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Winchester, July 8th, 1863.
Perfectly authentic nears from the battlefield at Gettysburg has come no later than up to Friday night. I will not attempt now a fall description; it will be thus enough when the fighting there is over. As you have doubtless learned are this, our troops under Gen. A. P. Hill crossed the Potomac at William sport, and advanced towards Gettysburg took a position Wednesday about three miles from the town and near a range of hills, which intervened between him and the town.

After desultory skirmishing, which continued most of the day until 1 o'clock P. M., he moved on the enemy in front. Gen. Ewell, who had been at Carline, came up from that direction, and reached a position on our extreme left. Soon after Gen. Hill advanced to the attack. Here Gen. Ewell encountered a large body of the enemy, who had apparently come up from the rear of Gettysburg, and who afterwards constituted the extreme right of the enemy. With two of his divisions — Rodes's and Early's — he engaged the enemy in his front simultaneously, with Gen. A. P. Hill in the centre. While this was progressing Gen. Longstreet swing around his column to the right, and on Thursday morning appeared on the enemy's extreme left. Such was the position of our lines in the first day's engagement. The result of the fighting that day was the complete repulse of the enemy from his position, followed by Gen. Hill's and part of Gen. Ewell's corps, who drove them across the range of hills between us and the town, through the town, and to a point about half a mile beyond, where they occupied a mountain, a splendid and almost impregnable position, which they fortified and bristled with artillery, their line holding this mountain and extending to the right and left of it.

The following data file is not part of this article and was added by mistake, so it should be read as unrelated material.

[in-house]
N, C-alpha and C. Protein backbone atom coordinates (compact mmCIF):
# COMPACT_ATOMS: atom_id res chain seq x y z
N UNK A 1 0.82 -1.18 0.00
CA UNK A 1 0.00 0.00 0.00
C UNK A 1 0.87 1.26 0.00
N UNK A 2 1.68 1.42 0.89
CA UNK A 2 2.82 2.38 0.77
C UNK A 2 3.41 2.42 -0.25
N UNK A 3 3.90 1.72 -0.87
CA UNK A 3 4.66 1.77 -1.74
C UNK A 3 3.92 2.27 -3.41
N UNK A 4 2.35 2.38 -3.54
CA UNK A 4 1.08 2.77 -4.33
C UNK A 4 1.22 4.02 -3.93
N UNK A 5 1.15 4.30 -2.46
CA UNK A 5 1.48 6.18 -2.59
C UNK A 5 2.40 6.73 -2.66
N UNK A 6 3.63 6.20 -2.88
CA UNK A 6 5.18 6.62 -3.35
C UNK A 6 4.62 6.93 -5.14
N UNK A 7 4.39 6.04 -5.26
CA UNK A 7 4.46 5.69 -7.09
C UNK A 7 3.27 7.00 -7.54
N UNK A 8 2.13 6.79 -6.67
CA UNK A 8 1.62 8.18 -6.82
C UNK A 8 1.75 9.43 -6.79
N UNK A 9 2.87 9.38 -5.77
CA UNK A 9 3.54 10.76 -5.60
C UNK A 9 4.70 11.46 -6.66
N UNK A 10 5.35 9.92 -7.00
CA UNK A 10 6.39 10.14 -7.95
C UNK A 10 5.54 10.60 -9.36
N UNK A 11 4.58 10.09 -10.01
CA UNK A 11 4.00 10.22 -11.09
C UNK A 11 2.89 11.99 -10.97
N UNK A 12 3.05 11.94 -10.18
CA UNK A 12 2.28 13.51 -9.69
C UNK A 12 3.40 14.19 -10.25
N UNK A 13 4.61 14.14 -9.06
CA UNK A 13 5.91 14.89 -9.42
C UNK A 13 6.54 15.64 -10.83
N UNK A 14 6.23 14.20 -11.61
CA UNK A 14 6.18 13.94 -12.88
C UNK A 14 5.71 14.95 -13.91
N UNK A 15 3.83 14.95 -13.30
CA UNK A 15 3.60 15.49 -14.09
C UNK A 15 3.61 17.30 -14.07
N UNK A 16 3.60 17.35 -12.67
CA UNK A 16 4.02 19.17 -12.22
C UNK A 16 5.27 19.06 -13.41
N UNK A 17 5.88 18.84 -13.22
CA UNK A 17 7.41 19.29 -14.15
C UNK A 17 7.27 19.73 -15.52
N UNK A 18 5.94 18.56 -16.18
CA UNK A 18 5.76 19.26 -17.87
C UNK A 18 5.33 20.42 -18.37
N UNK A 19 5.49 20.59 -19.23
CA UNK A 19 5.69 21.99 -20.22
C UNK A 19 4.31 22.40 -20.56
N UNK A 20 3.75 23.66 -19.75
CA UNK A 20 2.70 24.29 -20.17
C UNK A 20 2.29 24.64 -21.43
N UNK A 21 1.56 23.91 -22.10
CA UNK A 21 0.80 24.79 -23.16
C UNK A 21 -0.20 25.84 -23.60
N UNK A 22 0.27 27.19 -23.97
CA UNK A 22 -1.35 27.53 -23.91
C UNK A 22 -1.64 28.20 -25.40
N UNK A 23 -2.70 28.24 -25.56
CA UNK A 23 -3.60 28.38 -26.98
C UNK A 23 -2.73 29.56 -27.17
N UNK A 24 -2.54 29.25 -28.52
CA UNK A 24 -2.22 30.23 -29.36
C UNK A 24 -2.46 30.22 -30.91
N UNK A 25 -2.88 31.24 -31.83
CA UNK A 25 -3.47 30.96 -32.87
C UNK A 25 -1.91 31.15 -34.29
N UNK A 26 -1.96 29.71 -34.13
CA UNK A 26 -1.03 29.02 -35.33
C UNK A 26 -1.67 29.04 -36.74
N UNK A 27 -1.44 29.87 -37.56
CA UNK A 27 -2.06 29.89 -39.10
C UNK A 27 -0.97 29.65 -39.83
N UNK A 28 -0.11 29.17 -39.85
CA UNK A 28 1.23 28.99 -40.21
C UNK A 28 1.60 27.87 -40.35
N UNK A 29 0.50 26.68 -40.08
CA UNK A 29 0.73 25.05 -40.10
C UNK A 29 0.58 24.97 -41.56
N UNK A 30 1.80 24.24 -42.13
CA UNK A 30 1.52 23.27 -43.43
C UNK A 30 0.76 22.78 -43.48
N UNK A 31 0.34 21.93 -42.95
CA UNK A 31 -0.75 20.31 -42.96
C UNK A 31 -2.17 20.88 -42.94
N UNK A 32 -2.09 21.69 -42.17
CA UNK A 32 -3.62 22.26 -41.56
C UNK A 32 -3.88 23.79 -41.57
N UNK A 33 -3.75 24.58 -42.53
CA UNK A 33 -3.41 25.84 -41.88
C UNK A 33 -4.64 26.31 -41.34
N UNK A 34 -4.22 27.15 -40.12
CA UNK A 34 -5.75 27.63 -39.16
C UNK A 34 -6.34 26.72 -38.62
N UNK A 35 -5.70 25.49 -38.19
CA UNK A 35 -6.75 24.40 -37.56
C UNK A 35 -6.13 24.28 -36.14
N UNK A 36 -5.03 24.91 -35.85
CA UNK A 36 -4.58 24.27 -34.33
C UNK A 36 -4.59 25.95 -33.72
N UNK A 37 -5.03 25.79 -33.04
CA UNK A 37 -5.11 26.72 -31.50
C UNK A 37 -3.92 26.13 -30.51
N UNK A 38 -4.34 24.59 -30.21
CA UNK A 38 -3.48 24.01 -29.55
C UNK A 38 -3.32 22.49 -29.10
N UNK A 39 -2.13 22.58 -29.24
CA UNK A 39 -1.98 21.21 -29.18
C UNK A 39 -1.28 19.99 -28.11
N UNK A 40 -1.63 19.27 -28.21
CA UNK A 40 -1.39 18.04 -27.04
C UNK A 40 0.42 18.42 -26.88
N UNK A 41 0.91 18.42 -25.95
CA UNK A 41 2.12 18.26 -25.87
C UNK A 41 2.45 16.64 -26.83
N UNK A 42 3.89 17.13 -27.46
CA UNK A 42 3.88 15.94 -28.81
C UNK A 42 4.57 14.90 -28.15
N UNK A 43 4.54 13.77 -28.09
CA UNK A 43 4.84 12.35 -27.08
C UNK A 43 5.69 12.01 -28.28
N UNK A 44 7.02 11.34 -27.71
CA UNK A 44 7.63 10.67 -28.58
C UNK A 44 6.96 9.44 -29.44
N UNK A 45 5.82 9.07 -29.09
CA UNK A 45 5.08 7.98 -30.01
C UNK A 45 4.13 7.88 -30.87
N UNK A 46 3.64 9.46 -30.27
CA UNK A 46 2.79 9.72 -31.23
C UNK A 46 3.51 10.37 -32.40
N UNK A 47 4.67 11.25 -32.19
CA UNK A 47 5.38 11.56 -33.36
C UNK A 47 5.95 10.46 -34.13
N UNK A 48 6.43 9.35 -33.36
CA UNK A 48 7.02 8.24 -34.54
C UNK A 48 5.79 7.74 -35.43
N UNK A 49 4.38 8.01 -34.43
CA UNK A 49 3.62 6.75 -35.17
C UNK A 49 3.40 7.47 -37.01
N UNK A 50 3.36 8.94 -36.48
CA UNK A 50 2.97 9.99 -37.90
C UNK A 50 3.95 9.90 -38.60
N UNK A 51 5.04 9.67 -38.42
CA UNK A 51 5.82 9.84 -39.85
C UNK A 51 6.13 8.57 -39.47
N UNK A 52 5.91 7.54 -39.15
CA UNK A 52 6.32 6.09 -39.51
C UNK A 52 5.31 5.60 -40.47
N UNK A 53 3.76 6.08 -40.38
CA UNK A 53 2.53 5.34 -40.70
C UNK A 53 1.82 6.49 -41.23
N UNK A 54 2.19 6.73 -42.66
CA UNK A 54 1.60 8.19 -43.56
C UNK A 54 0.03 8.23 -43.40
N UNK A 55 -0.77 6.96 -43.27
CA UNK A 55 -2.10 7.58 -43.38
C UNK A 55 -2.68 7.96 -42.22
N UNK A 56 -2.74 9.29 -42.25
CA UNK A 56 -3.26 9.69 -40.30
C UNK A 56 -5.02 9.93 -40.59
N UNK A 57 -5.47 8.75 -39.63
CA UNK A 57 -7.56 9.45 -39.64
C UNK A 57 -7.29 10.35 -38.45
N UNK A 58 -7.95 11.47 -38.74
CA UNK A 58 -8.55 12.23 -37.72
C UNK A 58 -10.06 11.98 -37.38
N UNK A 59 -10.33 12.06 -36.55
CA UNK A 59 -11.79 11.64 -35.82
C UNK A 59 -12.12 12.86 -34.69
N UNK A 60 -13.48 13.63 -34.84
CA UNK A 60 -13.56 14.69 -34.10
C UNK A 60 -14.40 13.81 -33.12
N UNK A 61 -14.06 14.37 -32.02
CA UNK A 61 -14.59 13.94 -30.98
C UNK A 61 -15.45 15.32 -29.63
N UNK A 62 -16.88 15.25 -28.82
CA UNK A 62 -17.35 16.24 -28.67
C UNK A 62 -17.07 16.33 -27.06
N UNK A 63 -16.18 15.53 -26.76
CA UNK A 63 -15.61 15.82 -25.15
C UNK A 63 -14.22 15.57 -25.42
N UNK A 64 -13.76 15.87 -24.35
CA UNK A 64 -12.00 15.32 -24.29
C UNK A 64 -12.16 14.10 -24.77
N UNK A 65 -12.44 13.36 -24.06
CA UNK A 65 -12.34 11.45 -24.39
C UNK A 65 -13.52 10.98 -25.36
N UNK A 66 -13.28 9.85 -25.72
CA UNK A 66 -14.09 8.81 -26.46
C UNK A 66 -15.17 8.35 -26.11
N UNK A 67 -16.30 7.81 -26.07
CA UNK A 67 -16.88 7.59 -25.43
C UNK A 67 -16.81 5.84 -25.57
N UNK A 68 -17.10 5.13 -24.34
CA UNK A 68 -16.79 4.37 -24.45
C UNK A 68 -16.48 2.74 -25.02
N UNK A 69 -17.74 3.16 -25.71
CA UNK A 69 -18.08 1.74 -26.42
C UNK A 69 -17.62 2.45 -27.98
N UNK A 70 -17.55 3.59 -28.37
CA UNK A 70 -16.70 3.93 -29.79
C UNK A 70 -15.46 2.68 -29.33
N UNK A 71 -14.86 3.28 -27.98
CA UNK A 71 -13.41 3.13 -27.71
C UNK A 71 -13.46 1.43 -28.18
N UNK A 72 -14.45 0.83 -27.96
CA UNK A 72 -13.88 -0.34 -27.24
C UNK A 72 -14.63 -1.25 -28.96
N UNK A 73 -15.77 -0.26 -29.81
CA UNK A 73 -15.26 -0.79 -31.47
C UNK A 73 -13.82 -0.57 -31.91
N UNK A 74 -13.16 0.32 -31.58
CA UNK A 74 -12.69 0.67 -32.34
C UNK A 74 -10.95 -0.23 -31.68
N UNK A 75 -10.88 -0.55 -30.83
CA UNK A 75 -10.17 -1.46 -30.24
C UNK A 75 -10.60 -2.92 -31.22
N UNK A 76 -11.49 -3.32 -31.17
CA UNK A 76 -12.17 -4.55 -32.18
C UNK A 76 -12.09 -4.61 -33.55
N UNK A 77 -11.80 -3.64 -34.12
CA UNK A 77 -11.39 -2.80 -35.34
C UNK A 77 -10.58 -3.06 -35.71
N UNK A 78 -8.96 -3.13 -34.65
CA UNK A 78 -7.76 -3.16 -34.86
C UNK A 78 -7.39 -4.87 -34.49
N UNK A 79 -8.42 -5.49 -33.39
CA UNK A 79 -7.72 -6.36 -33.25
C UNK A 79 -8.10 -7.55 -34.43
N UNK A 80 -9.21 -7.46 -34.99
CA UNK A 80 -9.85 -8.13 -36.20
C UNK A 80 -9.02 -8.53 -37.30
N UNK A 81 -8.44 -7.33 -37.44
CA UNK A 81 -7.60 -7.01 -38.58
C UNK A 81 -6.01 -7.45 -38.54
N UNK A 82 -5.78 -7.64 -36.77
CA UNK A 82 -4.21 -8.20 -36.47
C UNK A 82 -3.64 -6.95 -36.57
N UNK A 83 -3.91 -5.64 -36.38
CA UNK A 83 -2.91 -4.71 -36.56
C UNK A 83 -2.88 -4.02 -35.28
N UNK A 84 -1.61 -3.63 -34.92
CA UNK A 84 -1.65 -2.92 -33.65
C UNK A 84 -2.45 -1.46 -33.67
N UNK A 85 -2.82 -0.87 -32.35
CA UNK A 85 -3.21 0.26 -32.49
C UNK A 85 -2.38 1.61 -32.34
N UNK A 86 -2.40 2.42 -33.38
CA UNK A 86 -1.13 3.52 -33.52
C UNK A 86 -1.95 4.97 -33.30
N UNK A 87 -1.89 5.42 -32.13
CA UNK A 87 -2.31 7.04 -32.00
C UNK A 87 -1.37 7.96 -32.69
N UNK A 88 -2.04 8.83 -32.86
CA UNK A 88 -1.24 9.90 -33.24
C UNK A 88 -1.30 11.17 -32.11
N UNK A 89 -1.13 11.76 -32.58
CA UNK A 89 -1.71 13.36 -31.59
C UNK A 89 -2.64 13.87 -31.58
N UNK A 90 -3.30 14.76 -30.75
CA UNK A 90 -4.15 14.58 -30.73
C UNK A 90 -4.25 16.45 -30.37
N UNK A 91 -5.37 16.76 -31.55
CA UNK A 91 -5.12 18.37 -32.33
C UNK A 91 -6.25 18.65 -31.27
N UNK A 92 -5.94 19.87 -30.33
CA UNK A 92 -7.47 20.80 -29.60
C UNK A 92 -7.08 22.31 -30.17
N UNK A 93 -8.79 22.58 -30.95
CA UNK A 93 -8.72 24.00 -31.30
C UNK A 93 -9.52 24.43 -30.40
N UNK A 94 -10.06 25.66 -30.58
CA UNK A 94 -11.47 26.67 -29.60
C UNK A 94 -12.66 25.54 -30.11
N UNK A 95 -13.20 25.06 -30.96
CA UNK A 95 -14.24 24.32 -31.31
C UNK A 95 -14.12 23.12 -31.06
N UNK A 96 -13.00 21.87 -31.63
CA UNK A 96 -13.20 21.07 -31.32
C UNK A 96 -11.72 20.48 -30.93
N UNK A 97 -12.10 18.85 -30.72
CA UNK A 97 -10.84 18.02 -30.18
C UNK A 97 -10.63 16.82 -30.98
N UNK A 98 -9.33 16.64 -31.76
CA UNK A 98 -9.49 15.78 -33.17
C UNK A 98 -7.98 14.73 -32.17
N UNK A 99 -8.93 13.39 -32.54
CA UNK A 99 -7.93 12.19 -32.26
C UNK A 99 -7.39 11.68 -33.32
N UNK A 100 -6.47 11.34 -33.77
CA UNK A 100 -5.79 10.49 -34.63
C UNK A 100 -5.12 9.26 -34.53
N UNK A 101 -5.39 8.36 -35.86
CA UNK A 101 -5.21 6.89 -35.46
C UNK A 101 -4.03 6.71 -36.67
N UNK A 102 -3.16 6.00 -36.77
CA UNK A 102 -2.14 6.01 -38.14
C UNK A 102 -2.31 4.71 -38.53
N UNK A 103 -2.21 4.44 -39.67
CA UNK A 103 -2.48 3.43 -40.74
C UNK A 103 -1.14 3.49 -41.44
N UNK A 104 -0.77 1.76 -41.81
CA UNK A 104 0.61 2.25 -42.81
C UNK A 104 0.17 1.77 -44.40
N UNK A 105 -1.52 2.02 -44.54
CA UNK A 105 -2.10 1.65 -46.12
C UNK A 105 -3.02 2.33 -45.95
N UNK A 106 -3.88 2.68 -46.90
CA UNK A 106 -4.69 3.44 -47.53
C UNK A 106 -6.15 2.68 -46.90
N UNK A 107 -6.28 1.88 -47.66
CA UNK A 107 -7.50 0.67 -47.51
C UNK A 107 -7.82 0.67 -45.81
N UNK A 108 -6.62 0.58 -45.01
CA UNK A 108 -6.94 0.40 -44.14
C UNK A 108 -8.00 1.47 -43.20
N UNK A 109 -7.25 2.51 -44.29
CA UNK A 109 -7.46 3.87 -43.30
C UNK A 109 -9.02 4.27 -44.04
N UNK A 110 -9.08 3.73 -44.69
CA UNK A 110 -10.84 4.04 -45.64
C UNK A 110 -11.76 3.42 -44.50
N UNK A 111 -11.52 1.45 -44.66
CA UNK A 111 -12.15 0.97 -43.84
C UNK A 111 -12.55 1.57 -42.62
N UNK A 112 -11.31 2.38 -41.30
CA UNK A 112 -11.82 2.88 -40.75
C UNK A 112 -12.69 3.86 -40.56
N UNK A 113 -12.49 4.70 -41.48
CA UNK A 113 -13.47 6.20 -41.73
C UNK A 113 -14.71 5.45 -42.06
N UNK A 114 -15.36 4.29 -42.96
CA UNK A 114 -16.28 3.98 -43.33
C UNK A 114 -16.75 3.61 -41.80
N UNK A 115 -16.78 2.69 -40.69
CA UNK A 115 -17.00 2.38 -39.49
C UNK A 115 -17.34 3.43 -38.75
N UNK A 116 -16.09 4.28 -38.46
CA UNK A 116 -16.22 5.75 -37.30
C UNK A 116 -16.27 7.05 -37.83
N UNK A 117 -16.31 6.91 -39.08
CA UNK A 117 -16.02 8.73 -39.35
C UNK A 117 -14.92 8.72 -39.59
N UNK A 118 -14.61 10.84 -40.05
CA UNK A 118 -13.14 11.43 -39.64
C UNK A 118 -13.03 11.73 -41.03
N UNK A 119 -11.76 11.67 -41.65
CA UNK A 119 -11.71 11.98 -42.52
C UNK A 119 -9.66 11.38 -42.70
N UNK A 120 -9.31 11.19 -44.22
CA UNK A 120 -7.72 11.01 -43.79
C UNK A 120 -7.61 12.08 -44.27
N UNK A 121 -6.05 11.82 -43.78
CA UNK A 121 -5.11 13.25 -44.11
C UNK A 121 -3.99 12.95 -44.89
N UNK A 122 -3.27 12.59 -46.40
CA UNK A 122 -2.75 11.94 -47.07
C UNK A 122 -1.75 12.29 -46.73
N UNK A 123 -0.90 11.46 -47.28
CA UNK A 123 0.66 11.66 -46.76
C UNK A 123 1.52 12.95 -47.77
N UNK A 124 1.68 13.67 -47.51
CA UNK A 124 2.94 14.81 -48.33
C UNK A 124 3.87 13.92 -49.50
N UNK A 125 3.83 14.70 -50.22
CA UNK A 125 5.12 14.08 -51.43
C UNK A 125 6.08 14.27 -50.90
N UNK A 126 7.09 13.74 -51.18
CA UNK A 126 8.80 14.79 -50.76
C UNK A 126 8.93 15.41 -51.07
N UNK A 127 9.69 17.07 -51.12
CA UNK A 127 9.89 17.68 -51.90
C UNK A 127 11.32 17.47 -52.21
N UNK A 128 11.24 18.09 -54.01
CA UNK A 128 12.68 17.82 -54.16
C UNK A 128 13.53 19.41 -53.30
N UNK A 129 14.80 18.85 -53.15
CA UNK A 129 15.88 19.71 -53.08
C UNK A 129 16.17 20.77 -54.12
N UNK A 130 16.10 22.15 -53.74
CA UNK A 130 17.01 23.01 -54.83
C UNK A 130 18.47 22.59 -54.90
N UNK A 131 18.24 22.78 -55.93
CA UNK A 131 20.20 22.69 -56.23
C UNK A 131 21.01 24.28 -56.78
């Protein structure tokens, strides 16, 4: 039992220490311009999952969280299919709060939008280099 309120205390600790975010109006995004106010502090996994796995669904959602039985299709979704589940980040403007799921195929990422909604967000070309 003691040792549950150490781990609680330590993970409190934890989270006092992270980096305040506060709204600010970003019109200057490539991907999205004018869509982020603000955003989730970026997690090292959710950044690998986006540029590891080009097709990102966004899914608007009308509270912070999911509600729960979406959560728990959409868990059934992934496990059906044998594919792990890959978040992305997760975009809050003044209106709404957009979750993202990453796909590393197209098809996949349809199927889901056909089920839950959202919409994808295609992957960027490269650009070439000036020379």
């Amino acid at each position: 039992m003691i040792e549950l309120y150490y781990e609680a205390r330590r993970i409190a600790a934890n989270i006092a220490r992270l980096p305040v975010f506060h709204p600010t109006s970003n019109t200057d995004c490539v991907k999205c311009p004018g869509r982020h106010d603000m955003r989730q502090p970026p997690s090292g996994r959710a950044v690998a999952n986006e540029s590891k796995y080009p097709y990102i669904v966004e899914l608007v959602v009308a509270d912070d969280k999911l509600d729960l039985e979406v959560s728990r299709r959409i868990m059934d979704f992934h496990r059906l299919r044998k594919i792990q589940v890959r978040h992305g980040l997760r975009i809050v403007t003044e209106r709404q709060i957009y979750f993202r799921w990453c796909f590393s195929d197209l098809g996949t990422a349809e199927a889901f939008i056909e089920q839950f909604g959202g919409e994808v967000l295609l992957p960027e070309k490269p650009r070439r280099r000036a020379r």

Thursday the event of the day opened as on Wednesday, heavy skirmishing commencing at an early hour and constituting, until about 1 o'clock P. M. when Gen. Longstreet, whose corps constituted our right wing, advanced to the attack, and succeeded in driving before him the enemy's left, after hard fighting for the remainder of the day and during a portion of the night.